Art Restoration Cont. Should acrylic varnishes be applied to acrylic paints? Many artists have insisted their works remain unvarnished If the varnish ever has to be removed in the future the solvent used to remove the varnish would harm the painting
Pigment can be considered, as an objective of a painting and medium is a means to an end. In order to serve the pigment well and to preserve the life of a painting, all media have to meet certain requirements. These requirements are follow: The medium must have enough transparency in itself and not to change the color of the pigment.
The medium should not discolor with age. The medium should protect the pigment by forming a file while the paint go dries. The film should allow for expansion and contracting of the paint caused by temperature and humidity changes so that the paint will not crack. The medium should be a strong binder and it should maintain the adhesion for unlimited time.
Natural and Synthetic Binders (Resins) Natural Resins * Oil and watercolor. * Used it as interior and exterior house paints by most artists. Synthetic Resins * Acrylic and Vinyl. *Have a number of advantages over natural Resins. (i.e. quick drying time, reduced yellowing with time.)
Synthetic resin become available and have been widely used through out the twentieth century paints. They are… Nitro-cellulose (Pyroxylin) Alkyd Polyvinyl Acetate (PVA) Acrylic
Properties of Nitro-cellulose Quick drying time Resoluble and create a thin layer in every application at all time Tendency to become brittle therefore, not recommendable as an outstanding medium for painting Has serious disadvantage for painting because it decomposes with time
David Alfaro Siqueiros * Claimed to be the first artist who used it as a painting material. * Used it as in unconventional way such as; staining, dripping, and pouring fluid paint onto a support. Jackson Pollock * Dripping paint on the horizontally place canvas. * His way of painting was different from usual techniques of painting. Who used Nitro-cellulose and how they used it?
Alkyd Is a polyester; formed by reaction of polybasic organic, acids and polyhydric alcohols that become an ester linkage. In 1927, the first oil modified alkyd was introduced into the paint market. In 1940s, alkyd resin was introduced to the industry and household paint formulation.
The replacement of nitro-cellulose by alkyd house paint was not succeeded; because of longer drying time and only give limited success in the artists’ paint market.
Who used Alkyd and how they used it? Pablo Picasso was the most famous artist who worked with alkyd in his painting, house painting, and boat painting. Many artists used house paint rather than artist’s paint because artist’s paint was expensive and often unavailable in market. Other artists such as Willem de Kooning, Australian artist Sidney Nolan, Peter Blake, and Frank Stella used Alkyd in their career.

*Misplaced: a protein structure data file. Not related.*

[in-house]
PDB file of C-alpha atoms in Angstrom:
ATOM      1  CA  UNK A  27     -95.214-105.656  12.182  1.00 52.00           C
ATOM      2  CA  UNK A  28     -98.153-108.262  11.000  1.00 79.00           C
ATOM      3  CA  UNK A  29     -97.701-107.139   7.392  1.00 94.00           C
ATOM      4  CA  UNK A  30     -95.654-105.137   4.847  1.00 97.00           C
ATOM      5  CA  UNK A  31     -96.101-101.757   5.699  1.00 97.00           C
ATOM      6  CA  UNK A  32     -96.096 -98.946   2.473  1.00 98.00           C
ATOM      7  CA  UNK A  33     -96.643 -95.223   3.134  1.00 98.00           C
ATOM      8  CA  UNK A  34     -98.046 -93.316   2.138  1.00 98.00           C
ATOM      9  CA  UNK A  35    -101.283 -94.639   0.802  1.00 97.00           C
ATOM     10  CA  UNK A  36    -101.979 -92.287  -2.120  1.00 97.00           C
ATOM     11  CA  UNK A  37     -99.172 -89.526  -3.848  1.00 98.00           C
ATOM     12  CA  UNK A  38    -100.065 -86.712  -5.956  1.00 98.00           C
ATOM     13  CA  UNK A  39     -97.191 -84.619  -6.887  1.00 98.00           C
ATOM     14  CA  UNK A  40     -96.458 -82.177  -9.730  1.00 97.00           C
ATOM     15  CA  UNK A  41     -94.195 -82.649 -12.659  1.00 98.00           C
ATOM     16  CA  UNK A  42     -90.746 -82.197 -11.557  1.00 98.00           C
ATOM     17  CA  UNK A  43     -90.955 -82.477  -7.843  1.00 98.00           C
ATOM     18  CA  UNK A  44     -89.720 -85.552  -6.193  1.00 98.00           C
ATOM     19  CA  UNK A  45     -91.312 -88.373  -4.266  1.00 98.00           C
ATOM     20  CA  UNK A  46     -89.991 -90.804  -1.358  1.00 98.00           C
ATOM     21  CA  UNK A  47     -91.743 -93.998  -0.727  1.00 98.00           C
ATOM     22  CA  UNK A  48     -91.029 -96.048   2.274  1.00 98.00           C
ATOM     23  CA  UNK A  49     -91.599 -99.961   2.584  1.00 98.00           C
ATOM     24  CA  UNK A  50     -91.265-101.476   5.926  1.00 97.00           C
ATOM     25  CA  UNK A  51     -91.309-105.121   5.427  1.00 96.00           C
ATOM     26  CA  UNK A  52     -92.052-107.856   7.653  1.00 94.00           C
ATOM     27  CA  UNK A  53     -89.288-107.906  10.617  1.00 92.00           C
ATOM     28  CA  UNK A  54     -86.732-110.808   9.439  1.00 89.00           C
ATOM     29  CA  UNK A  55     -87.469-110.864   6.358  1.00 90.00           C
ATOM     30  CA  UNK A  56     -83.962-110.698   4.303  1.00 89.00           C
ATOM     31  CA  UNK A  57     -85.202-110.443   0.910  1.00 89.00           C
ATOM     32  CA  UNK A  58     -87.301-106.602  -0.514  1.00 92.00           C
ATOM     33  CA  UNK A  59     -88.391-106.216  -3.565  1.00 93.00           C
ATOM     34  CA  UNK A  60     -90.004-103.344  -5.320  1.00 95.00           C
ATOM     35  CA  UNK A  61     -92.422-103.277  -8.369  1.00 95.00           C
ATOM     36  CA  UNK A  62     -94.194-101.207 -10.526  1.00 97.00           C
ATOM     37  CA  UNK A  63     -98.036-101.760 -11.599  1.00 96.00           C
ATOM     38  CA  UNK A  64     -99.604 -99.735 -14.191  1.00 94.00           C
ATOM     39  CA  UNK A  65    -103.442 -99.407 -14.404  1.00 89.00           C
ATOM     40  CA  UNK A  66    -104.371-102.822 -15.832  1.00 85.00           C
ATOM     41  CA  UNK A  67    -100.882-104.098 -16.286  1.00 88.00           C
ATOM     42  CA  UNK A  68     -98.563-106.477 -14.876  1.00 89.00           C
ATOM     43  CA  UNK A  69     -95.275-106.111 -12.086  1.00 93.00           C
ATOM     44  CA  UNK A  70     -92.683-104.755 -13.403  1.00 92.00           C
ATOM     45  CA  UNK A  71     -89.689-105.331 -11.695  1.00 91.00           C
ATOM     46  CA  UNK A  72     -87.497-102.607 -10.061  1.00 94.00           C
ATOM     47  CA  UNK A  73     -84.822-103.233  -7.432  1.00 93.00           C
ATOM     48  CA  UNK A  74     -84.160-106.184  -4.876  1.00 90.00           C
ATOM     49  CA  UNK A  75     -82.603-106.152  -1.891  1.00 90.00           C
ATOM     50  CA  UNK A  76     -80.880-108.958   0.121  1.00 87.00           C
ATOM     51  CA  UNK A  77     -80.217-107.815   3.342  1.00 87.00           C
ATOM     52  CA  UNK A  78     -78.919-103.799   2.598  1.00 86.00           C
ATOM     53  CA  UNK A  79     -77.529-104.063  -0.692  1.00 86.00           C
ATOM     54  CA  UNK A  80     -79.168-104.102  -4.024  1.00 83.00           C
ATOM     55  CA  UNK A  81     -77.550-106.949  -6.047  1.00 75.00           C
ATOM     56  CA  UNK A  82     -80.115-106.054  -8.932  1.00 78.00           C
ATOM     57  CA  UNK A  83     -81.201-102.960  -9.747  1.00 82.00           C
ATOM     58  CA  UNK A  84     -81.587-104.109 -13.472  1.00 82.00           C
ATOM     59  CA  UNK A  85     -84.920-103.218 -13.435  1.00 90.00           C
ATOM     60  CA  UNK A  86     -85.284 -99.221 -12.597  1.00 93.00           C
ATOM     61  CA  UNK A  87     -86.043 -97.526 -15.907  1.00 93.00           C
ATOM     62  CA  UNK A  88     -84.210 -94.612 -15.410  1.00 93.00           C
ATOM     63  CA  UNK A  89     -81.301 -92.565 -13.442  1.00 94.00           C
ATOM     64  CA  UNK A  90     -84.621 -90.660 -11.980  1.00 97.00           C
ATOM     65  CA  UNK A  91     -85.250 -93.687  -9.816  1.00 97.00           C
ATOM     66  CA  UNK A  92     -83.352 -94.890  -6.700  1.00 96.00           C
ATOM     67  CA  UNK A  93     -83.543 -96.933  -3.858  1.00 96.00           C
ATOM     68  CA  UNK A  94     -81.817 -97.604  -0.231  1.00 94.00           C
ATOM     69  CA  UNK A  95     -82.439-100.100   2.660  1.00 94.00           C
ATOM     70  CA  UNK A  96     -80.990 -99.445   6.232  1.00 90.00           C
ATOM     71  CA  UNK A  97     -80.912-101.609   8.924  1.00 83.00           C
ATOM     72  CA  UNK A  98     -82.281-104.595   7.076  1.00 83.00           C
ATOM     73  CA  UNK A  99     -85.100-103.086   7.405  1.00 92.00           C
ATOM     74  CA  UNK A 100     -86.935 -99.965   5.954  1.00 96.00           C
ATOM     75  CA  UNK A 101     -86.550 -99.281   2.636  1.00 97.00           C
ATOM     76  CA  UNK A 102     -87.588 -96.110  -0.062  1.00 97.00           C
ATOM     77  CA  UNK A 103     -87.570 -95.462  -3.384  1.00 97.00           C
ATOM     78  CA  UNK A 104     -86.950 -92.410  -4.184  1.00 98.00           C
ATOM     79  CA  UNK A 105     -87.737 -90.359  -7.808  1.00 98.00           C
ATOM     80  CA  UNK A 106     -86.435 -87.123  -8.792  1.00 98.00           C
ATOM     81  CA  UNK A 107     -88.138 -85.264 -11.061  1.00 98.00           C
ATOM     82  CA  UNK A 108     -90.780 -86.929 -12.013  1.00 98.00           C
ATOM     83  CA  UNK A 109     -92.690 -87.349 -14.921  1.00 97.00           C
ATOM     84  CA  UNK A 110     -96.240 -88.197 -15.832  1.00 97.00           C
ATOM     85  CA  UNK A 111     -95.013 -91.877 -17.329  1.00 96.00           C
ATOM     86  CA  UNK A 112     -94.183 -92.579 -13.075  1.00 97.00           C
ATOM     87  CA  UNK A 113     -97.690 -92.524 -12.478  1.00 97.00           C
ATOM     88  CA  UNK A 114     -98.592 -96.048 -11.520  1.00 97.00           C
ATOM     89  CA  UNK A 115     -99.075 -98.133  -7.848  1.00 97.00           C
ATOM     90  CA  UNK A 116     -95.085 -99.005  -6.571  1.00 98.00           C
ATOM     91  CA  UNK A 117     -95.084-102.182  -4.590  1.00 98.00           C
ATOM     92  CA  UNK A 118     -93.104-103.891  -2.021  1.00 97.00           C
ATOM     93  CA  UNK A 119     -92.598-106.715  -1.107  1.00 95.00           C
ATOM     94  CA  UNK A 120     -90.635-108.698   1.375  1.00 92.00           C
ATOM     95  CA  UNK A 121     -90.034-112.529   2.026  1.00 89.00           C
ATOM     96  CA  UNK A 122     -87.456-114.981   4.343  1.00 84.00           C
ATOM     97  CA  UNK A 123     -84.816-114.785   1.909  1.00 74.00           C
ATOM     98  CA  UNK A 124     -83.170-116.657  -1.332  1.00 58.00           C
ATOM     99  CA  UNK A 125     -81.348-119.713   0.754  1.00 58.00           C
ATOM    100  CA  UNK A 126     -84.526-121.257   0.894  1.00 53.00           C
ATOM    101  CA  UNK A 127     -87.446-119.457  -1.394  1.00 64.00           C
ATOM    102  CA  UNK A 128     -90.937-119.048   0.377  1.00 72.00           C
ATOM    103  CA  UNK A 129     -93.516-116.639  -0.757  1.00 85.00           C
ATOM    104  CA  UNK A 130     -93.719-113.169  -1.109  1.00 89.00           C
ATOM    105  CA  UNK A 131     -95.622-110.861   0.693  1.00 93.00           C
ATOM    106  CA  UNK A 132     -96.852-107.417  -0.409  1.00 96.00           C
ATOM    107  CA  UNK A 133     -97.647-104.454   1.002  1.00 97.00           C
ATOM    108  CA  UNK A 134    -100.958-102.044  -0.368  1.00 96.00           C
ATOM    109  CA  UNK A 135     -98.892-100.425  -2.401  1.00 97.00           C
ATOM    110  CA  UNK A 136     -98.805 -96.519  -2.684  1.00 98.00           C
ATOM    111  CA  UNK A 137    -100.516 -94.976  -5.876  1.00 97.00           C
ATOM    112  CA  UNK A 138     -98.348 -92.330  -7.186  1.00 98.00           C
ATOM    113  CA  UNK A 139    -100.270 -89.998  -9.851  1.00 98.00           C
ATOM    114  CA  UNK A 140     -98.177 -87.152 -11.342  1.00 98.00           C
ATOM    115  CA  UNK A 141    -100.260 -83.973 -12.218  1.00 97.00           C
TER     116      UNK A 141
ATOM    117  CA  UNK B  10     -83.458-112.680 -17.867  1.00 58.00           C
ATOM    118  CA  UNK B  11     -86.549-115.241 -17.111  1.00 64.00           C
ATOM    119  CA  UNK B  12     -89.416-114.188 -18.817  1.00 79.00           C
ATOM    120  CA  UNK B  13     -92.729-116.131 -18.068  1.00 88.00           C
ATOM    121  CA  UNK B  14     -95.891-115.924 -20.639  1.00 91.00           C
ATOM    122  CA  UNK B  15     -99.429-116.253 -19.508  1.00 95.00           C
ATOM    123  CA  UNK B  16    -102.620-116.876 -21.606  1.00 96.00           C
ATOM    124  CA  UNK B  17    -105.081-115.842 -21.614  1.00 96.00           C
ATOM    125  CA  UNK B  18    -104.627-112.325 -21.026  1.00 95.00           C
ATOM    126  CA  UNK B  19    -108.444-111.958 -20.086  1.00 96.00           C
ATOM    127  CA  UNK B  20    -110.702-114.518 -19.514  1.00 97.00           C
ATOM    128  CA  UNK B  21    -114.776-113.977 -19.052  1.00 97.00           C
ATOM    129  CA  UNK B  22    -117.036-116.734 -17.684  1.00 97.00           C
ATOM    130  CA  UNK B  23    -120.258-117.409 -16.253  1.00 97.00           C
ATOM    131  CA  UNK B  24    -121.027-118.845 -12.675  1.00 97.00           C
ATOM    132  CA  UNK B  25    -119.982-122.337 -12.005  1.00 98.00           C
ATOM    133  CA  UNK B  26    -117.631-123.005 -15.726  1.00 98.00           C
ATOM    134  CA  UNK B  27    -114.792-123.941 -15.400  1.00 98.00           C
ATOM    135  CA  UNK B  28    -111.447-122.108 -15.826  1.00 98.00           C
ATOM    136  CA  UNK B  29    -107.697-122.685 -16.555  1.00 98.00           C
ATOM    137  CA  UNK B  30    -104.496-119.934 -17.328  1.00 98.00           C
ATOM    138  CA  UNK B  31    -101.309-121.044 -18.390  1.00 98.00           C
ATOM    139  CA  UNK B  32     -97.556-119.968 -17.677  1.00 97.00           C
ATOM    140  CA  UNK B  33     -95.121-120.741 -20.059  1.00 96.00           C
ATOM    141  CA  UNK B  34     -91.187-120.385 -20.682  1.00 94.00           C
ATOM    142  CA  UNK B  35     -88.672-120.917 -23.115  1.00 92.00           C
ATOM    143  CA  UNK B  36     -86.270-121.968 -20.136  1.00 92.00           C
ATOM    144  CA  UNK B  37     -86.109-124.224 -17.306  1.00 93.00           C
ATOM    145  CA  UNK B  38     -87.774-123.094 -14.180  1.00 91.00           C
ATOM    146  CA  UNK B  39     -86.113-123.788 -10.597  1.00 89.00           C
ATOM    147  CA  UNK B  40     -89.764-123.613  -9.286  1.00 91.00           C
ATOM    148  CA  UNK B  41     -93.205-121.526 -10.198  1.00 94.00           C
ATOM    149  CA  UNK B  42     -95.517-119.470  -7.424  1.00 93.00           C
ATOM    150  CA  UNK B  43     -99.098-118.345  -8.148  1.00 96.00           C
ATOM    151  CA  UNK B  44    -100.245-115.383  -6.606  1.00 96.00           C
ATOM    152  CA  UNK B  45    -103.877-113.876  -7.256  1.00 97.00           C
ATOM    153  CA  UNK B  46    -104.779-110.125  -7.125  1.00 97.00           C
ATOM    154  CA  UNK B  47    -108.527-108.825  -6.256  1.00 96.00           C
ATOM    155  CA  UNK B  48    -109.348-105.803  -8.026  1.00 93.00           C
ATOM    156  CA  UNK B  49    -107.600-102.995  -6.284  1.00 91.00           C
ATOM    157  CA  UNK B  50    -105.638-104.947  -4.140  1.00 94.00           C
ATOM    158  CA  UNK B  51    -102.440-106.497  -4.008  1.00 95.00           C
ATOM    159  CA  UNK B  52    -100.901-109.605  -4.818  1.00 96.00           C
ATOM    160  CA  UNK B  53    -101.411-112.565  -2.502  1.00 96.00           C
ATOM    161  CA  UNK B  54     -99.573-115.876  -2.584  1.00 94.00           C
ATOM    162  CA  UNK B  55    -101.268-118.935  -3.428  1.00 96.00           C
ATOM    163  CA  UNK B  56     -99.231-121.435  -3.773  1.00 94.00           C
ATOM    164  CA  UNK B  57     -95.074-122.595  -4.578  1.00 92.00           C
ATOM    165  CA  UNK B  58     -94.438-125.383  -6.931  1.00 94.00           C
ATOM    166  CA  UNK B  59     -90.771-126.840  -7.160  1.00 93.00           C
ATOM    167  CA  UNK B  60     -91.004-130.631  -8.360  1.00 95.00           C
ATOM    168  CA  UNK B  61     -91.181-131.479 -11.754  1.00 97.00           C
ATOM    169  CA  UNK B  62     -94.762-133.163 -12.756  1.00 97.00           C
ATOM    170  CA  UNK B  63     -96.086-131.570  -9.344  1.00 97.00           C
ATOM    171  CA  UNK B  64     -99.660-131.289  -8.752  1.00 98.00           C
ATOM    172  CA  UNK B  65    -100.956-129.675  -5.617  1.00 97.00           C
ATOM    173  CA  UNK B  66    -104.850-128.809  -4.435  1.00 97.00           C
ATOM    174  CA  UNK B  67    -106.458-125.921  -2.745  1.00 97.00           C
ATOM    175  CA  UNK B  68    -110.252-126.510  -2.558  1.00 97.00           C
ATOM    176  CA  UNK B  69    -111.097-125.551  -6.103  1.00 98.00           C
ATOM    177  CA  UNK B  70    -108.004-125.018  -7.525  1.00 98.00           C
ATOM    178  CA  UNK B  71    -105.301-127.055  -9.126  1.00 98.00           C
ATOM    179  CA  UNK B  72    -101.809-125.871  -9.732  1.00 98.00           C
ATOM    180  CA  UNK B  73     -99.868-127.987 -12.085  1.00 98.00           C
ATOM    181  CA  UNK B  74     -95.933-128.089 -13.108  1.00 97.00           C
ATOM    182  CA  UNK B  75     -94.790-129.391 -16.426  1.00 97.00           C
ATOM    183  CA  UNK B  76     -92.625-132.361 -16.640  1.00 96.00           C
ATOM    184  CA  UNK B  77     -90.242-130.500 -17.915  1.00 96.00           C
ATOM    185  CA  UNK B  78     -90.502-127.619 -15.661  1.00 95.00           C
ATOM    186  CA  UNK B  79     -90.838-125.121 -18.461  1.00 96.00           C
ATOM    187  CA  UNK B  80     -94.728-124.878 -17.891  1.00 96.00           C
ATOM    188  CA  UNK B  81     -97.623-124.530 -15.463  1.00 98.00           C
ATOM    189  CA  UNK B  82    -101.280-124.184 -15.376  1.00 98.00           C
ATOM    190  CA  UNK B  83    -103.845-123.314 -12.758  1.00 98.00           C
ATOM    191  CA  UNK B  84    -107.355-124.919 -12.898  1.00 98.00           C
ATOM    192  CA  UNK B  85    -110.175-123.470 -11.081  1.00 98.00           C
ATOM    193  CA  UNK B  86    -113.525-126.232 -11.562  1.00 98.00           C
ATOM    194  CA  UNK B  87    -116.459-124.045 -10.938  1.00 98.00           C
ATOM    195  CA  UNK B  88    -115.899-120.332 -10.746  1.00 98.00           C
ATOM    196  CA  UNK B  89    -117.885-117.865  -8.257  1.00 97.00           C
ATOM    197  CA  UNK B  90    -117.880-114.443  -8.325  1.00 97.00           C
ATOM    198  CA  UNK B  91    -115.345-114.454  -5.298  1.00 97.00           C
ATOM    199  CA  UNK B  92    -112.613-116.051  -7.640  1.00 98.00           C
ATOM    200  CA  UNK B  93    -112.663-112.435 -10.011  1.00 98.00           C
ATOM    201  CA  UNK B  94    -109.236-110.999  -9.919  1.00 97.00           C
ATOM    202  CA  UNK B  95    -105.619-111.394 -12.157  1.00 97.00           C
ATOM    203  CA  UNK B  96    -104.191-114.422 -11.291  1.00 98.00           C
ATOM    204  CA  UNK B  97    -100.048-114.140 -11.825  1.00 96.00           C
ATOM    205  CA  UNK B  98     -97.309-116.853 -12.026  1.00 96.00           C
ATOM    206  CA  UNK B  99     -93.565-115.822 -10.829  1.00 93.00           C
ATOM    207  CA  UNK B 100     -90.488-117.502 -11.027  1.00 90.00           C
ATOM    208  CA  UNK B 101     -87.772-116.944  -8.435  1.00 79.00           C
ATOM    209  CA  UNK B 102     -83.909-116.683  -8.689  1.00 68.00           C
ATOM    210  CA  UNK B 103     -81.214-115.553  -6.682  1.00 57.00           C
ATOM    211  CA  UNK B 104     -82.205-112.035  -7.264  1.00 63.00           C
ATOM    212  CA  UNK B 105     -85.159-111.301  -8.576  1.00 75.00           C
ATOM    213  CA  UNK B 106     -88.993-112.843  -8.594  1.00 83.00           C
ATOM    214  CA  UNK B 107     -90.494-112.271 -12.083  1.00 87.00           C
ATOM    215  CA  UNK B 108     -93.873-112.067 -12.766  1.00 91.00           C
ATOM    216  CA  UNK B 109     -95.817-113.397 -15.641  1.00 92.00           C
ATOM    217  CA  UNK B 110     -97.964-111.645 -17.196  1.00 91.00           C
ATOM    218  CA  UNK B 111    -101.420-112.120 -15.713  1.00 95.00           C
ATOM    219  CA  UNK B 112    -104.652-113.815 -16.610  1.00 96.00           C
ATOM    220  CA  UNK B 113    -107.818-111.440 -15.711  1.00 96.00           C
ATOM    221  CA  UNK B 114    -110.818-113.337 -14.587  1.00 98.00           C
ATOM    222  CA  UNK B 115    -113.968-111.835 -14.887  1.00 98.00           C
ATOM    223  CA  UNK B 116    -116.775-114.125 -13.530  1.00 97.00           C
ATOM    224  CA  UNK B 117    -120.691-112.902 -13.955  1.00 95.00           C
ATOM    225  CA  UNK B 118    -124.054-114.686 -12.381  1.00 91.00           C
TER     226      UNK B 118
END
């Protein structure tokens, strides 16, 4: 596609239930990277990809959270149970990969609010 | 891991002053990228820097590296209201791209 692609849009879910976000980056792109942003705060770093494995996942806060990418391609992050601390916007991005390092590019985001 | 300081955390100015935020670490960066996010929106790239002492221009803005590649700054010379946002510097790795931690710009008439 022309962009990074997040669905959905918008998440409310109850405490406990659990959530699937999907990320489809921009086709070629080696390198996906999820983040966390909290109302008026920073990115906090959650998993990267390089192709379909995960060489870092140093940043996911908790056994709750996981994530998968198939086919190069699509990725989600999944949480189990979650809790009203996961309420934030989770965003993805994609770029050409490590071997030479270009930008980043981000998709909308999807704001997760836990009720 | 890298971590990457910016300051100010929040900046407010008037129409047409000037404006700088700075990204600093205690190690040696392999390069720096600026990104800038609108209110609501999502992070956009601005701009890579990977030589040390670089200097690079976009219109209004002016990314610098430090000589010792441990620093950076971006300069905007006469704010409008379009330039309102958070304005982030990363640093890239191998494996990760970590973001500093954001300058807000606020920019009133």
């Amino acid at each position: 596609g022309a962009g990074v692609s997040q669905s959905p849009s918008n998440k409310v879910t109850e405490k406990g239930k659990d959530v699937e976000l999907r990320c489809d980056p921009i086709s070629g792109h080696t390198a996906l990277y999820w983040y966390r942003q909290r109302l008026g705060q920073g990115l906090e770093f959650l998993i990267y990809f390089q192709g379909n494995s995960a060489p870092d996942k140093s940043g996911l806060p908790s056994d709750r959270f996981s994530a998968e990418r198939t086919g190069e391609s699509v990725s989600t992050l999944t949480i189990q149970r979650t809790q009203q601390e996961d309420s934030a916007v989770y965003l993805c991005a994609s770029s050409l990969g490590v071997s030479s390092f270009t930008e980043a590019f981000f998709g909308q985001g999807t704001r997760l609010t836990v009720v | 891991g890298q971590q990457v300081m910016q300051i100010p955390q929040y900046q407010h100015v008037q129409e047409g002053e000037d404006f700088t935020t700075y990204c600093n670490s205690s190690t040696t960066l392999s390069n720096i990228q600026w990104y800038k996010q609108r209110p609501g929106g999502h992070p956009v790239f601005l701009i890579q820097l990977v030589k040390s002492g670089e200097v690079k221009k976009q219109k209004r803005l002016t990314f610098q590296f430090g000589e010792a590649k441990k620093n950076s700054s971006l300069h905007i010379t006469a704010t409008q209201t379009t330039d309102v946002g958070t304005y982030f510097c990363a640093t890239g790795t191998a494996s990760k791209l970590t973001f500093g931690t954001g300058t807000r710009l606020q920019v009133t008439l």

Alkyd Gillian Ayres, Distillation 1959, oil and alkyd house paint on hardboard (1959).
Polyvinyl Acetate (PVA) In 1930s, PVA first appear in paint market. There are two kinds; solution and emulsion form of PVA. The solution form PVA gets dry easily by evaporation of solvent and much faster than alkyd oil paint. The emulsion forms of PVA are not dissolved in water but dispersed in water.
The major advantage of the emulsion are shorter drying time and water is the main component in emulsions so that it can reduce the amount of organic solvent and strong odor. A number of artists were used PVA emulsion in their paintings such as Alfred Duca, Bridget Riley and Kenneth Noland. However, it did not give much success to those artists because of a very limited color range and the introduction of the quality acrylic emulsion to the artists.
PVA Sidney Nolan, Woman and Billabong, 1957, PVA emulsion on hardboard.
Acrylic Acrylic becomes widely used in 1930s. Acrylic is the newest painting medium and has the advantages flexibility & brighter colors. Acrylic applications are waterproof when dry. The first acrylic paint was known as Magna and is the best known of the acrylic solution range of paint.
The first artist acrylic emulsion paint was known as Liquitex. Liquitex did not success in the market because it was thin and runny. Acrylic emulsion paints are not much different to the PVA emulsion such as “they can be thinned with water when wet, but cannot be re-dissolved in water once dried.”. The significant feature of acrylic was the ability of reducing wrinkles while the painting was drying.
Acrylic and PVA Kenneth Noland, Gift 1961-2, acrylic solution and PVA emulsion on canvas.
Acrylic Helen Frankenthaler, The Bay 1963, acrylic on canvas. The Detroit Institute of Arts.
Conclusion Polymers can be used in many different applications in art from architecture to paints. Its versatility and properties offer durable and low cost. They can offer the artist or designer different avenues for creating and design. With the rapidly expansion of study in polymers, plastic is potentially used as an alternative material for art with its own unique freedom of expression.
References: 1. Beck, James: Art Restoration: the Culture, the Business and the Scandal, W.W. Norton, New York, 1996. 2. Faulkner, Ziegfeld: Art Today, an Introduction to the Fine and Functional Arts, Henry Holt and Company, New York, 1956. 3. Fried, Joel: Polymer Science and Technology, Prentice Hall, New York, 1995. 4. Newman, Thelma R.: Plastics as an Art Form, Chilton Book Company, Philadelphia, 1969.
5. Padovano, Anthony: The Process of Sculpture, Doubleday and Company, Inc., New York, 1981. 6. Smithsonian Center for Material Research and Education. Ed. A.B. N’Gadi. 2001. 24, March 2001. http://www.si.edu/scmre/ 7. Williams, Arthur: Sculpture Technique Form Content, Davis Publications, Inc., Massachusetts, 1995. 8. Crook, Jo, Tom Learner, “the impact of MODERN PAINTS”, Watson-Guptill Publication, N.Y, 2000. 9. Woody, Jr. R. O., “Painting with Synthetic Media”, Reinhold Publishing Corporation, N.Y., 1965.